So those are the two, the hygienic approach, and then when the outer and inner mandala are ready, go for it! 6 hours, 8 hours, 10, 12, 14 hours a day, as it just gets more and more alluring and you want to devote yourself and you don’t want to spend any time off the cushion, then you just go for it, get into the flow and just flow right through the nine stages and achieve shamatha. So those are two large scale avenues that have been explored for a long time, throughout the whole Buddhist history there have been very, very dedicated lay people and monks and nuns who have many responsibilities but they are doing some meditative practice and they really do mature very well in practice. And then we’ve had for, since the time of the Buddha, people who retire into the jungle into the mountains, to the desert, full time contemplatives.

And they often, not always, but often, wind up being like beacons, lighthouses in the wilderness – look, there’s one, there’s one, that one achieved shamatha, that one achieved stage of generation, whatever, so there they are. But now is there anything inbetween?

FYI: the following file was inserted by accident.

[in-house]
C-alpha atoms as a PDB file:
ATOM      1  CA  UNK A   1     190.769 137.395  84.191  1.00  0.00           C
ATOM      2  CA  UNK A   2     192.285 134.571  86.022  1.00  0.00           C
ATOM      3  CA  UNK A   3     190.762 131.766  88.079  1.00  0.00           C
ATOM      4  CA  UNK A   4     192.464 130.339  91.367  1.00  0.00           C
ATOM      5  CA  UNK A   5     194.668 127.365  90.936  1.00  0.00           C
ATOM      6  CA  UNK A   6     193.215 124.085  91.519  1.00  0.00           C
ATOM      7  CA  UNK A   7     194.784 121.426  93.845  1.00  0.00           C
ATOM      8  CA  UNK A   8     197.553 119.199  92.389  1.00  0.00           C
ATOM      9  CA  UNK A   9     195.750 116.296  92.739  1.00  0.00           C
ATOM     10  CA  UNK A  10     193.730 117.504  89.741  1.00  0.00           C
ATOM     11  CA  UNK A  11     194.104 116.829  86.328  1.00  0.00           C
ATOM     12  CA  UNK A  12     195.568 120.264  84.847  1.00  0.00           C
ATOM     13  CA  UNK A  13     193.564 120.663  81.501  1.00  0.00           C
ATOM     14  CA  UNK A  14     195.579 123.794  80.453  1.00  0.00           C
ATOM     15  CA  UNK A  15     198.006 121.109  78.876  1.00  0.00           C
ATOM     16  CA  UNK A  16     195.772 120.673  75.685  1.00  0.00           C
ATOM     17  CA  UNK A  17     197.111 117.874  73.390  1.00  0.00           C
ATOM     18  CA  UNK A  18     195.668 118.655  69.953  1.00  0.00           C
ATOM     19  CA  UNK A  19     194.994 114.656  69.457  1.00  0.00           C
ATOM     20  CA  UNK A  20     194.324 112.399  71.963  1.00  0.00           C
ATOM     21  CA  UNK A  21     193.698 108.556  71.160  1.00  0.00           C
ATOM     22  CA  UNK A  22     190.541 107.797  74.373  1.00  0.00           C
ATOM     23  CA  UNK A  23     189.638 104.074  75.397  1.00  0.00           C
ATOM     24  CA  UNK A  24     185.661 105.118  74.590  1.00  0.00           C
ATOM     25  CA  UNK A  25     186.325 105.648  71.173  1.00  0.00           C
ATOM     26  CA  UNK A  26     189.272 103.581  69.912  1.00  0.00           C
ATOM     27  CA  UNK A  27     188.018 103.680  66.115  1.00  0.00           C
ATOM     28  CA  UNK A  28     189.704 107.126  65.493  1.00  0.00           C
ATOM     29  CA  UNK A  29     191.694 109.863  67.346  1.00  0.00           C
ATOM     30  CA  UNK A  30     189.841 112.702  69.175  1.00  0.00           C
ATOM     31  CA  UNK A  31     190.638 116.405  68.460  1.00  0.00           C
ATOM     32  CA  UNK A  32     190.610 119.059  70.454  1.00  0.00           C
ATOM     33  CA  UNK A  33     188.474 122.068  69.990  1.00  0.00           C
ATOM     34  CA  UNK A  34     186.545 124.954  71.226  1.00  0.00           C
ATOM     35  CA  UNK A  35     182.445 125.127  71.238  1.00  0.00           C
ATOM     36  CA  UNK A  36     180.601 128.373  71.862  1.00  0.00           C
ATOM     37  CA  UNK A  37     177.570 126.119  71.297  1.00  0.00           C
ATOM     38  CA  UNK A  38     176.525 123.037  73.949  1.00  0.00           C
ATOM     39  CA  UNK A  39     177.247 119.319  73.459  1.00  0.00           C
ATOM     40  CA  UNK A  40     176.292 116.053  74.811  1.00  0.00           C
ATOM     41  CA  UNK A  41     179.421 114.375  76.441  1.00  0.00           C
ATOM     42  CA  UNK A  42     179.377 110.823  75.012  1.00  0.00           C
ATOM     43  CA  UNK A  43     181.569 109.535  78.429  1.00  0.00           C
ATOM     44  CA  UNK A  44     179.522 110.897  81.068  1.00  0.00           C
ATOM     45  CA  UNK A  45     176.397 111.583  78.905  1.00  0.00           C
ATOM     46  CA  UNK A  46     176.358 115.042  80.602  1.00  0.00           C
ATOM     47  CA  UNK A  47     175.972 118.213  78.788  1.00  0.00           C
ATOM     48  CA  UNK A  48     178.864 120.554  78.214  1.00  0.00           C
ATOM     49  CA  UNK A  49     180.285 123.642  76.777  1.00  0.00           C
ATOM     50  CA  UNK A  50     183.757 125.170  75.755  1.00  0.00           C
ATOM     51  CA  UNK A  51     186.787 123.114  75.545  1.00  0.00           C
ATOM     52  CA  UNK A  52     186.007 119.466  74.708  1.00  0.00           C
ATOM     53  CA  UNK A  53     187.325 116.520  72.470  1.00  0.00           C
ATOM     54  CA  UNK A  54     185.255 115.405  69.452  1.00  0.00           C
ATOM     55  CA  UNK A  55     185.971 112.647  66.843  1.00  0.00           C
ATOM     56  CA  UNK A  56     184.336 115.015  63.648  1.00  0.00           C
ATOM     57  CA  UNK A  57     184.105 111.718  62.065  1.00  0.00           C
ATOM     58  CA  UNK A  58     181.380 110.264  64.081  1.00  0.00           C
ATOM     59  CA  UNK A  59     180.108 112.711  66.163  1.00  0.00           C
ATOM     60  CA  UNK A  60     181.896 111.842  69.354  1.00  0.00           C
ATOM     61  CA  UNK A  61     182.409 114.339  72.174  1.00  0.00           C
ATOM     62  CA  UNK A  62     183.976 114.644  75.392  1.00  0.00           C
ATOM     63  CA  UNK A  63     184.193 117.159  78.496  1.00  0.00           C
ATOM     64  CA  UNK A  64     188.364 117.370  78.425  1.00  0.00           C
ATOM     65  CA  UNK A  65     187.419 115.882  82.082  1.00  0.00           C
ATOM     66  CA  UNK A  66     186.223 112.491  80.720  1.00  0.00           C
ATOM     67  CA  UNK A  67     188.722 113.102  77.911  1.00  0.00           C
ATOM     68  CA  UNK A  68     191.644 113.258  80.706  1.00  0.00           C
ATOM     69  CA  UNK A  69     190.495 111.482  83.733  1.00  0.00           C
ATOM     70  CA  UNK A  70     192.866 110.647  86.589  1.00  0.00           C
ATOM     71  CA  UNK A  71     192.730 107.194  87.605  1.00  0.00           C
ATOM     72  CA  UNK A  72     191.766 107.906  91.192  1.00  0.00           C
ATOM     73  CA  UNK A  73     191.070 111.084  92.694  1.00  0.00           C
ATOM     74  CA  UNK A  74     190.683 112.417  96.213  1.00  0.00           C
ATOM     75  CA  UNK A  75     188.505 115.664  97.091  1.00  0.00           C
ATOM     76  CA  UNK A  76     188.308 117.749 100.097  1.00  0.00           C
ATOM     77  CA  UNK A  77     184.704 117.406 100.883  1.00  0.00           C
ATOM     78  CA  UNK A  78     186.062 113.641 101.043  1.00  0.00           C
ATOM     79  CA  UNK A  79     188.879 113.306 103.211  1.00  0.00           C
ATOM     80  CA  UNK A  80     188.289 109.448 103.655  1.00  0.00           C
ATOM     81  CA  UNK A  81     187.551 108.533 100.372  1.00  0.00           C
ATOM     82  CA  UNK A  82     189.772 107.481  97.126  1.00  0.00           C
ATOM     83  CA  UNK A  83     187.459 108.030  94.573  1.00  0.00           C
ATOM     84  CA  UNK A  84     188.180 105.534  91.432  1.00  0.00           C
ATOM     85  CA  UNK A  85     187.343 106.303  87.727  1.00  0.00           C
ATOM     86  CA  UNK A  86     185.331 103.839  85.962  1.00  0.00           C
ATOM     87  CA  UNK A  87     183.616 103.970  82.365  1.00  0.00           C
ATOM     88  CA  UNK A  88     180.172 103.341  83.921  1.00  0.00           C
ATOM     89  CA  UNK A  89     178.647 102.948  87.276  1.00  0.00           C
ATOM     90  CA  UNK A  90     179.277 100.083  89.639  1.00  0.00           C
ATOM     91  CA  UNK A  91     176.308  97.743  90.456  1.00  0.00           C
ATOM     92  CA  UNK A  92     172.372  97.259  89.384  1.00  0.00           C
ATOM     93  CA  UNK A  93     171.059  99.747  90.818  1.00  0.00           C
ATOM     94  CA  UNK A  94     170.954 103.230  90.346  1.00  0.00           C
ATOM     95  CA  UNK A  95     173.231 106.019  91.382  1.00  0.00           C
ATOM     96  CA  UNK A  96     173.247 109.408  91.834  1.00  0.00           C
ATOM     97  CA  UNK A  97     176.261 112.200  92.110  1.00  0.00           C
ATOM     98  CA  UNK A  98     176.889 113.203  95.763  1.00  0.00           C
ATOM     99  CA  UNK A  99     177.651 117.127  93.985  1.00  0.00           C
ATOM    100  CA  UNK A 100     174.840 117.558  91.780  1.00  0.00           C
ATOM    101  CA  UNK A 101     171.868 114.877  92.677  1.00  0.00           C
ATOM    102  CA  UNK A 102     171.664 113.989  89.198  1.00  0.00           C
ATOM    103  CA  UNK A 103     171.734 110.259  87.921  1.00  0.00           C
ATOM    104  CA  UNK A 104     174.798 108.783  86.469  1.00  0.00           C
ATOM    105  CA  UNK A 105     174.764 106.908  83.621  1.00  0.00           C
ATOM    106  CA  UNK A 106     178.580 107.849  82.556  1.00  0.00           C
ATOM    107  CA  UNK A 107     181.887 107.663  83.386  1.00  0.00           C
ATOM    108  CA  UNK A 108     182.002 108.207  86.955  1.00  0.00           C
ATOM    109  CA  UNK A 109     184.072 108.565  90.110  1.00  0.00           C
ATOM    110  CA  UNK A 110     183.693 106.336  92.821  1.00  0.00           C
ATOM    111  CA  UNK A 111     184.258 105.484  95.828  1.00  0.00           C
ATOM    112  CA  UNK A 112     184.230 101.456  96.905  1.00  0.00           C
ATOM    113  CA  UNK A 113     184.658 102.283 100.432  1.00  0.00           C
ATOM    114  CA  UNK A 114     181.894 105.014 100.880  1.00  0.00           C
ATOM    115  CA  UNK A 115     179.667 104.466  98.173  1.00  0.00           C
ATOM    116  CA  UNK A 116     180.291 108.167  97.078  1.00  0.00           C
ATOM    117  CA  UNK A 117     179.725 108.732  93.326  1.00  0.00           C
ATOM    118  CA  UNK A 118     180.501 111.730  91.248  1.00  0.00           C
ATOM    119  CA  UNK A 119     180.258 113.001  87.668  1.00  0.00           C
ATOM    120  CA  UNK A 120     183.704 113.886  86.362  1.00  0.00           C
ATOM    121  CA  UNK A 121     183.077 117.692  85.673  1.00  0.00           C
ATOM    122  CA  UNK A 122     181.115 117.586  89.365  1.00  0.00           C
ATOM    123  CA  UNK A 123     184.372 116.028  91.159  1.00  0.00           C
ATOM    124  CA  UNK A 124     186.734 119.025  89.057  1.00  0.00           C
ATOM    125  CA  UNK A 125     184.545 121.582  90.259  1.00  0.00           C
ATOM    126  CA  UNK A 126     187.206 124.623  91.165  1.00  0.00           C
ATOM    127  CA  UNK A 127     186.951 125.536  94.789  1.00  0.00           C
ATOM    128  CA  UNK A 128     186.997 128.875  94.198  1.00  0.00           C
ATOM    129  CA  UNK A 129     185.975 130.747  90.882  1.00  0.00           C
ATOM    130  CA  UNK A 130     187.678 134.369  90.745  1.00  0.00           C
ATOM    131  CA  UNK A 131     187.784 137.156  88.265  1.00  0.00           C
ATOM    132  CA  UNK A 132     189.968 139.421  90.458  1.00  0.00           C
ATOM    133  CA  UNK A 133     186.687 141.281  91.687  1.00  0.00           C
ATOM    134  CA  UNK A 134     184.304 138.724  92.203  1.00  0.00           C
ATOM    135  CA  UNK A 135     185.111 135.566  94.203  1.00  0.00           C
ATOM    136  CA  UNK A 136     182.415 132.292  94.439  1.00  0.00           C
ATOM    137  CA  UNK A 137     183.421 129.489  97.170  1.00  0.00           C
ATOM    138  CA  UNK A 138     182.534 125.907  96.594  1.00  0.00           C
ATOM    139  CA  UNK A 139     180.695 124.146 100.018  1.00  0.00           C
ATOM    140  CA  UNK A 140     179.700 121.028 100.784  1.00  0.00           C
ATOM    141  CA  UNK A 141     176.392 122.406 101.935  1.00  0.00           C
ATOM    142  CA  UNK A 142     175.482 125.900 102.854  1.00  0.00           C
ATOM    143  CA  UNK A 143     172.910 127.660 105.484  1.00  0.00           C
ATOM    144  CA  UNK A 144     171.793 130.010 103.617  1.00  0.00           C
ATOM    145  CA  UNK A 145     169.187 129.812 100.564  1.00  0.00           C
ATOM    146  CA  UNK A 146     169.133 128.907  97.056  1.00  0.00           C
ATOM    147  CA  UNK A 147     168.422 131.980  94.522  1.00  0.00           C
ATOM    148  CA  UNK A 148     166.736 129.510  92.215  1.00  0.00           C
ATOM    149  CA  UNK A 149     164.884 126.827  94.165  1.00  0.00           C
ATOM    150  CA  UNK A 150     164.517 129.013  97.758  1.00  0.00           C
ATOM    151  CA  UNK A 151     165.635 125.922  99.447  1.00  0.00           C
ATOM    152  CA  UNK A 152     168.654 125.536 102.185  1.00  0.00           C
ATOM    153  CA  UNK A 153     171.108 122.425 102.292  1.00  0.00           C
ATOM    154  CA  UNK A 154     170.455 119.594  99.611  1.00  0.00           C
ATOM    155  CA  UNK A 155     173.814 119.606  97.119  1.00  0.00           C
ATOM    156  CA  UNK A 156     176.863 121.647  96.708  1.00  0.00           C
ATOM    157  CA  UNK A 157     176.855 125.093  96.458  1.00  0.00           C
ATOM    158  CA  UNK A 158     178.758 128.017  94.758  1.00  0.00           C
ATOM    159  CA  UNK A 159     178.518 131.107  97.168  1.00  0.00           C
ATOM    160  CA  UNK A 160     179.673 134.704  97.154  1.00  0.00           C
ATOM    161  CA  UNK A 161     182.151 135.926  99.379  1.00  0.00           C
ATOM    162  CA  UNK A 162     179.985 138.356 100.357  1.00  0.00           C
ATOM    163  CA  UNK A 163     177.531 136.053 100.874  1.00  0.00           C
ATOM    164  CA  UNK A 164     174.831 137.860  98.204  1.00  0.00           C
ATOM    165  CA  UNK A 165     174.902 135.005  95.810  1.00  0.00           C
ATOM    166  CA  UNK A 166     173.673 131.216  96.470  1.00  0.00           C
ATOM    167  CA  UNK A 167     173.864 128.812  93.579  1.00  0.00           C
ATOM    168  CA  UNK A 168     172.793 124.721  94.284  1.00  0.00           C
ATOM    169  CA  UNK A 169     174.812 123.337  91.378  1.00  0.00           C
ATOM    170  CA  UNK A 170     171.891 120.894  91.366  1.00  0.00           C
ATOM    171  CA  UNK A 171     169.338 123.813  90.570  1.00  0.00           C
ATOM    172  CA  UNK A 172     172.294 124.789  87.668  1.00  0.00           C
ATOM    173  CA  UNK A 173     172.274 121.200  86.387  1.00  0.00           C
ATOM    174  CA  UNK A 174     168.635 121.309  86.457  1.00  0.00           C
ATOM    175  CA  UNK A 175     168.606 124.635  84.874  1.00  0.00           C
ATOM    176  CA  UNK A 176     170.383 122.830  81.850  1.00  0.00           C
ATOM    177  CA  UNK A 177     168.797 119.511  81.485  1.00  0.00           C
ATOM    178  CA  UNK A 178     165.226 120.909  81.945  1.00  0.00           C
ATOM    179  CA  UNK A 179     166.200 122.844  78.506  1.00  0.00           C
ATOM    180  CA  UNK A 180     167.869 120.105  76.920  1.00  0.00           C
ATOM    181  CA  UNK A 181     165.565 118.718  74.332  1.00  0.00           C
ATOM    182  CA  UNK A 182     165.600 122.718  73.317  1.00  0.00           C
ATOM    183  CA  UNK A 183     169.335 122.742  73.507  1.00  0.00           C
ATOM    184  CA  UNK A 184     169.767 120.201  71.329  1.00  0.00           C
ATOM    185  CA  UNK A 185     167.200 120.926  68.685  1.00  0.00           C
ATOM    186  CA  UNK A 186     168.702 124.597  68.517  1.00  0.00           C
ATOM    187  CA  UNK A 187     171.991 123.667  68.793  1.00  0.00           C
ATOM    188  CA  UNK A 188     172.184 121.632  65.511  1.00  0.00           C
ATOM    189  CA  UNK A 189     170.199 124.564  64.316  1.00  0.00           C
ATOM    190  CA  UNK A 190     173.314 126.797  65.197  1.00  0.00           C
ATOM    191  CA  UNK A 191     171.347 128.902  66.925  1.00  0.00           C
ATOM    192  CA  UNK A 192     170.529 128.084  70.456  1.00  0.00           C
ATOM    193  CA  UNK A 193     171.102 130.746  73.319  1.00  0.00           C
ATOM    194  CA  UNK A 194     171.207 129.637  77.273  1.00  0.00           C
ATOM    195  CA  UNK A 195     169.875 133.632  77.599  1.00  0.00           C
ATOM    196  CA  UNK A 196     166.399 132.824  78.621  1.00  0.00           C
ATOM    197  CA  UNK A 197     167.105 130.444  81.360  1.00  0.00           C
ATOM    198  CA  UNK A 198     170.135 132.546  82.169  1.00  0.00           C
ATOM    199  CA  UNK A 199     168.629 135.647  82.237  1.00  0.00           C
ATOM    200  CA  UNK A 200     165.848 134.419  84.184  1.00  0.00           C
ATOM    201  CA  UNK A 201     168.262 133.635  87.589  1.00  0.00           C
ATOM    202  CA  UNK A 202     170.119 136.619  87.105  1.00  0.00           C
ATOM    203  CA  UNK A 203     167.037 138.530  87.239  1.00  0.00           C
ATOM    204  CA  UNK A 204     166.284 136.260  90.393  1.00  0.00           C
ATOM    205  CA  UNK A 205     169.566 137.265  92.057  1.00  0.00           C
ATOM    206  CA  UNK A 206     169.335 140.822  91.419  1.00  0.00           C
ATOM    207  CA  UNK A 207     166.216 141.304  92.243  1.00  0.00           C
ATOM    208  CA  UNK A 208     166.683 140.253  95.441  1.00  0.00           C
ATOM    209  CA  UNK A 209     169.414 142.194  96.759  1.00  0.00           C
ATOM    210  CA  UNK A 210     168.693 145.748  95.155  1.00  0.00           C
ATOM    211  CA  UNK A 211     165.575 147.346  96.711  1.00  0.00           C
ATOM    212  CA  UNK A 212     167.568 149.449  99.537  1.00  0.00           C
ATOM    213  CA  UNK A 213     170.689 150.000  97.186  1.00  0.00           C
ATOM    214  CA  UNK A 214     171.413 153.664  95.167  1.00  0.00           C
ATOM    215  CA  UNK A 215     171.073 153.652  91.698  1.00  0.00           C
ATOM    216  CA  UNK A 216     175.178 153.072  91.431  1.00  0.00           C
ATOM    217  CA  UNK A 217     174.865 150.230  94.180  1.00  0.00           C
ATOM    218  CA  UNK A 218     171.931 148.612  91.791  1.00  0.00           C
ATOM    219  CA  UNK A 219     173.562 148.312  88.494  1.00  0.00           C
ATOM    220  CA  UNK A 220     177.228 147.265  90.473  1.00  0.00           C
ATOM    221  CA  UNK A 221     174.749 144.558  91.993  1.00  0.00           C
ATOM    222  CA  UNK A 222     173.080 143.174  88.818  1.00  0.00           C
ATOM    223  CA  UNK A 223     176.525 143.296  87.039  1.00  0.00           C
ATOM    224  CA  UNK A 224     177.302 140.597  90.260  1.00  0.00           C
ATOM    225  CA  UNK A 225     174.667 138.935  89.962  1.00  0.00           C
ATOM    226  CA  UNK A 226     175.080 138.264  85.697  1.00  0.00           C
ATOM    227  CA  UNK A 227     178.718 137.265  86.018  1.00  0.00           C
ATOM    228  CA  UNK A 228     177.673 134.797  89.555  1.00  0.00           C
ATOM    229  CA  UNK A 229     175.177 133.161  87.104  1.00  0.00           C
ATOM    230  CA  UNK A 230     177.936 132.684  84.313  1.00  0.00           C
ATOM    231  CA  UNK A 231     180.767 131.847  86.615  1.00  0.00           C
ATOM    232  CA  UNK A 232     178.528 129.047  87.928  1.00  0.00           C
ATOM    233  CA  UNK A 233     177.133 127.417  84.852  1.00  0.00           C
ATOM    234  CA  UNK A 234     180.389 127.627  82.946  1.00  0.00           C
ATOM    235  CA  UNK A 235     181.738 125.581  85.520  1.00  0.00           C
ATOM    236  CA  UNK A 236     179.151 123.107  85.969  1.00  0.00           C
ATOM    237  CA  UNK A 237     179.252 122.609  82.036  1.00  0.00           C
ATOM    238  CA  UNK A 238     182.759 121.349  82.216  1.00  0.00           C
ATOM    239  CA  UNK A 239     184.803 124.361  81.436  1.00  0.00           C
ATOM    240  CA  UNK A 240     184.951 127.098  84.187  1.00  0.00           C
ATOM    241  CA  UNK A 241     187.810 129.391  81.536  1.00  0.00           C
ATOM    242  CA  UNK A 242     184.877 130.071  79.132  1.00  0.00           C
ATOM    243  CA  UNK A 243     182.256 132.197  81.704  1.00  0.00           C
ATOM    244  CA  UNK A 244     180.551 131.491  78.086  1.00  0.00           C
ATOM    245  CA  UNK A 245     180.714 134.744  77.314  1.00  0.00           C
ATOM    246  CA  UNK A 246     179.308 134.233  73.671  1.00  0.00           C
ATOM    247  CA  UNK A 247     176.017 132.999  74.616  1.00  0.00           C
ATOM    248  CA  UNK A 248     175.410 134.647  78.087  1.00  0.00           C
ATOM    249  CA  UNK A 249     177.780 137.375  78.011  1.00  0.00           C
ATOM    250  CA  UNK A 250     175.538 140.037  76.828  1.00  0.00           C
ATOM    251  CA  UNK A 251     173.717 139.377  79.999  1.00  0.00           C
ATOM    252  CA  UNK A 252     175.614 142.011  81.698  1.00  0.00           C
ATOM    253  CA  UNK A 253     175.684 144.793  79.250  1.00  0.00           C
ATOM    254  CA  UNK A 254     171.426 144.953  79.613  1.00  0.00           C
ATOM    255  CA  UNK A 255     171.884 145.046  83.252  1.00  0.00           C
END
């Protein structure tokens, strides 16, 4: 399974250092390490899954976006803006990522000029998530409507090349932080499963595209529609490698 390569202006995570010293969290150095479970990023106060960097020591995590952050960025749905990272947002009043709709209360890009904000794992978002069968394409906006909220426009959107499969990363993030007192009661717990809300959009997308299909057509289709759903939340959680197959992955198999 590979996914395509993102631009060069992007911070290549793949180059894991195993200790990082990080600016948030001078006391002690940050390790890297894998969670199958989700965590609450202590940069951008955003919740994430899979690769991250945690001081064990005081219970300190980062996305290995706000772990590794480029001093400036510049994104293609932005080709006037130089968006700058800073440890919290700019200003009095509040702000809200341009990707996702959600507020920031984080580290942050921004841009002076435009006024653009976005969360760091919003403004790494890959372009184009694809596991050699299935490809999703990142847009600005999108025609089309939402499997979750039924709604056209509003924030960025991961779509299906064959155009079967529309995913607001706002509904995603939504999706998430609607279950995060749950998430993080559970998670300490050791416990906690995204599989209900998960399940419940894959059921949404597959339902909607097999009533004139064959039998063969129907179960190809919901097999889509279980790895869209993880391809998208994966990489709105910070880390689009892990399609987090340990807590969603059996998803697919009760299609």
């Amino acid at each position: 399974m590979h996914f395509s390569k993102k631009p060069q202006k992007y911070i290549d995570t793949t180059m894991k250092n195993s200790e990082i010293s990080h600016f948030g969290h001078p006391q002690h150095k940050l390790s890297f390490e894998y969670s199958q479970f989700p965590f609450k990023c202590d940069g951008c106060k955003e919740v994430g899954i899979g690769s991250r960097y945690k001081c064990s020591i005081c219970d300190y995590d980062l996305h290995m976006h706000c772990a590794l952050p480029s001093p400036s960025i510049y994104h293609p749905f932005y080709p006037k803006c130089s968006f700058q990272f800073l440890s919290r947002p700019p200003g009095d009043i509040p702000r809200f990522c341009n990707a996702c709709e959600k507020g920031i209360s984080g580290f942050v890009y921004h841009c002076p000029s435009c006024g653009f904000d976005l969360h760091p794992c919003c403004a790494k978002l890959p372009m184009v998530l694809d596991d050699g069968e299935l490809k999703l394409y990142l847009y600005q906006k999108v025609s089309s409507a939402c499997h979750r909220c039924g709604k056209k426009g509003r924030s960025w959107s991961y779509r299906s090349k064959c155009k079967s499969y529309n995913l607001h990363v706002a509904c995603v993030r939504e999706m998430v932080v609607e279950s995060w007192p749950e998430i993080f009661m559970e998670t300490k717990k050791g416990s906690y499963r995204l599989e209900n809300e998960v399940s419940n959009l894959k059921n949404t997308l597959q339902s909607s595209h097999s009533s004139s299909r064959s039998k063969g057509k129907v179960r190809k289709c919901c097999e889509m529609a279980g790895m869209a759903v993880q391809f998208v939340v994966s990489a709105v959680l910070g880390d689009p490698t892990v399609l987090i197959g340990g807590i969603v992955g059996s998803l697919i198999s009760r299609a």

Because what I just mentioned, those are two routes that have been well traveled, is there anything inbetween? And the answer is, yes. And it’s not that this is virgin territory - that is we’re the first generation to explore it, but something inbetween would be worth exploring more deeply. And that is not utter solitude, meditating 12, 14 hours a day, not just an hour or so a day while devoting 18 hours a day to activities in the world, but how about something inbetween, where maybe you are meditating maybe 3 ,4 or 5 hours a day but still doing in the world what you need to do? But here’s the catch, not doing anything more. And I don’t mean being stingy, I mean every person that comes to you, that really needs you, you give them all that they need, but you don’t give them more. Just like our dear friend Natu, it’s wonderful that you receive what you need, but not more, it just then gets pleasant, unpleasant, but it’s not necessary. By definition it’s not necessary. Give what’s needed and then stop, because you’ve given everything needed so that’s it, right. And so, a person who is meditating four or five hours a day, living as consciously, as mindfully as possible, a really contemplative way of life, while still having some social engagement, tending to this, attending to that, but just bringing the contemplative mind to everything, could a person achieve shamatha in that way? Four or five hours of formal practice a day, something like that, could be six or seven, could be three or four, but in a way of life that is truly a contemplative way of life, it’s just not one of total solitude, could such a person achieve? Why not?